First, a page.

The tone of the weekend changed drastically late Sunday afternoon when we left Sozopol behind and visited a fellow B25 in Borgas. Chris lives on the top floor of a Communist block with a view of the Romi/Turkish mahala where he works just below him.

As is always the case, the mahala was quite separate from the city proper. He has done a great job integrating into his “work community” shopping at their little stores, visiting their cafes and in general living with them. He, and as an extension, Mike and I were invited to dinner by a friend of Chris’, a Romi and his family. We were picked up and after checking with us that we felt comfortable going into the mahala, we were off to dinner. The Romi and Turks have their own prejudicial attitudes toward each other, but are often forced into living with each other. This particular mahala has invisible boundaries with Romi or Turkish sections and streets. In general the Romi are poorer than the Turks, and thus live in the worst part of the mahala. So off to the very back corner we went. There certainly was a sense of familiarity about it, as it became more and more difficult to navigate through the people that have no other outdoor space to go to other than the unpaved, rutted streets. Abandoned scrap cars are playscapes for children, and crates, metal scraps or “whatever” are benches for watching the world go by!.

Our host had a lovely family, two sons in the primary grades and the youngest a girl of kindergarten age. Their home had three rooms, with the “living room” doubling as the parents’ bedroom. The edge of the bed provided some seating and an assortment of other sitting stools were arranged around the table lower in height than our norm. Salads and a lamb and rice dish were the main course. Two additional roasted legs of lamb were also offered.  People seemed to come and go throughout the meal: a son sent off to buy juice, a sister–in-law- stopping by to bring news of a funeral in another part of the country the next day, and a mother to meet the Americans.  With antennae up, one tries to be sensitive to the work and effort that went into the meal, while watching to see how much everyone else is eating, knowing what an expense this was for the family. Trying to balance being appreciative while calculating how much to leave behind on the serving platters for future meals is never easy. I have no idea how we did. The special homemade Easter cookies were brought out which we know from our “cultural lessons” takes a lot of time and effort to prepare. Most Bulgarians now buy these Easter cookies. They were sweet with a hint of lemon. Without time to clean up, we rushed off to church.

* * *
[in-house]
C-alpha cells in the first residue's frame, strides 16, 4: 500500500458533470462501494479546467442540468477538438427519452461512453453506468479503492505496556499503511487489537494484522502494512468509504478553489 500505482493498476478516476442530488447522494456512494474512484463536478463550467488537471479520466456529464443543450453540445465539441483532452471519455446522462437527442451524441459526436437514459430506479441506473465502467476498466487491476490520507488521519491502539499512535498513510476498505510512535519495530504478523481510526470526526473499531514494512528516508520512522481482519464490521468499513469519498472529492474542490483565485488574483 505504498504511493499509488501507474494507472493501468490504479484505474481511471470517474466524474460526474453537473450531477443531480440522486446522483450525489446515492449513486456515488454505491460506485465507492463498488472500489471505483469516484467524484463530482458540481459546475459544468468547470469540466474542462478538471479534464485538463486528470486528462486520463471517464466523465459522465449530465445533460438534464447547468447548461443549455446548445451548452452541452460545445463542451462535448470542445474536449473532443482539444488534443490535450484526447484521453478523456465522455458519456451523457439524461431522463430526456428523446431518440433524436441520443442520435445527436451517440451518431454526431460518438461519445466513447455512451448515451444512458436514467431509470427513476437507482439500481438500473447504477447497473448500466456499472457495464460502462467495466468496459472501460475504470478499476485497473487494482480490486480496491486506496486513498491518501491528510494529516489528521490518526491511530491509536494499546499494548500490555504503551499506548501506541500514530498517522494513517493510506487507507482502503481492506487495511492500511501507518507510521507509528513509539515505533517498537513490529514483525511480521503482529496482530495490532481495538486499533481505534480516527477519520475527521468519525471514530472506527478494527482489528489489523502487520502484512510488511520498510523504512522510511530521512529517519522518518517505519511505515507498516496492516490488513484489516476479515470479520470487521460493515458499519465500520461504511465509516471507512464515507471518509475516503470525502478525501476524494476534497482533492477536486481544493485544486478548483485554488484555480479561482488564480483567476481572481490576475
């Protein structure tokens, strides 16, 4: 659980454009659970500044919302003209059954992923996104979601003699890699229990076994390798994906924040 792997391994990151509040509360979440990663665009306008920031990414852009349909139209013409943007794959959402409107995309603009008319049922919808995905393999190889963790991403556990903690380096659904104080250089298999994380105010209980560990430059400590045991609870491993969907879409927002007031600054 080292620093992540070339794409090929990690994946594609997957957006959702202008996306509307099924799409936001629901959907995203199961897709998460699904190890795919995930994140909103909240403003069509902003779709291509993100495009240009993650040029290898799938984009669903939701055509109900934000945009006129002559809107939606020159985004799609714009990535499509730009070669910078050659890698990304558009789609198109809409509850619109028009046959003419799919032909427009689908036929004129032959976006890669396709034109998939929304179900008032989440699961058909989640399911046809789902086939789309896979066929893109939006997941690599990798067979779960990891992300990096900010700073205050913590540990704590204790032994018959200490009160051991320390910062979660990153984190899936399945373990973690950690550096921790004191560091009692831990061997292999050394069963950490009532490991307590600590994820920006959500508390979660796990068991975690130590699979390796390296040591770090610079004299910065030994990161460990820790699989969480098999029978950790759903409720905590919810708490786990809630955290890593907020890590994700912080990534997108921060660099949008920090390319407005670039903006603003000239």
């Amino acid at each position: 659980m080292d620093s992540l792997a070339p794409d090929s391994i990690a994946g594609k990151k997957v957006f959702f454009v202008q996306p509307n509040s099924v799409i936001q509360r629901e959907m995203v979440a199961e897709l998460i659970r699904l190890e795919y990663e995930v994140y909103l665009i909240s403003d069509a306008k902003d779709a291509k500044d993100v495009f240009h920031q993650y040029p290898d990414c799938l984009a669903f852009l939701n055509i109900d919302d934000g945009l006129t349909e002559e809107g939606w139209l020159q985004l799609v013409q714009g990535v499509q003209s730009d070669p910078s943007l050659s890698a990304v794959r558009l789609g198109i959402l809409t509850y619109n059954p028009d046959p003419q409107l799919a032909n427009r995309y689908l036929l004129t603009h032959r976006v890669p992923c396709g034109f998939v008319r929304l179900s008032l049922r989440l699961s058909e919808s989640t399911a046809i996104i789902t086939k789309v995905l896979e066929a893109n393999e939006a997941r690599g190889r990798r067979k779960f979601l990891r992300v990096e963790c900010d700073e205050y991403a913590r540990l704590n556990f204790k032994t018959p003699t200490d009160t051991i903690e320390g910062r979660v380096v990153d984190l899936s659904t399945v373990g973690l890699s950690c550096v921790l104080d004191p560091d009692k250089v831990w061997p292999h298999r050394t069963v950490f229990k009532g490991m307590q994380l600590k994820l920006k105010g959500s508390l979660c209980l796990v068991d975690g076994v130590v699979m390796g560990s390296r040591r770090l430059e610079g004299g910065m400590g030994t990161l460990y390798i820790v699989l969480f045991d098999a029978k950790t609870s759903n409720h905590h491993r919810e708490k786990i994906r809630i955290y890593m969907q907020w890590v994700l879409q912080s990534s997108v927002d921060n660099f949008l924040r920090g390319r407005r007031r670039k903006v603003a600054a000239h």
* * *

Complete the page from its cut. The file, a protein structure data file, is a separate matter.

This young couple (in their early 30s) are members of one of the Evangelical Churches that are taking root in the mahalas. There were about two hundred people of all ages in attendance. As guests we were quickly whisked to front row seats and asked to introduce ourselves at the beginning of the service. The building was a plain hall decorated with construction paper signs and artificial flowers. An electric keyboard was prominent front and center. The children opened the program with song and sayings, led by a woman that had “teacher” qualities about her. Their ages were from about 4 to 14. I was impressed as they sang a number of songs from memory and with heart. So often we hear that the Romi “don’t understand the Bulgarian language”. These children were clearly not having a problem with it as they sang and recited prayers all in Bulgarian. The children were well behaved. They were quiet and respectful, coming and going during the 2 ½ hour service. The women offered praise through song next, followed by a small group of four or five young men. I had the feeling there was something special and different about these young men from most in the mahala. Mike and Chris were brought up front to join the men. Mike’s uncertainty of what was to come next was evident on his face as Chris was asked to say a few words (in Bulgarain). Mike was spared and the singing began. With all the musical praise completed, the preacher took the podium. We could identify the general gist of the sermon, but always became anxious when reference was made to us. At the end, we were greeted by most members of the congregation with warm hearts and kind smiles. Certainly a different Easter, but not without spiritual significance.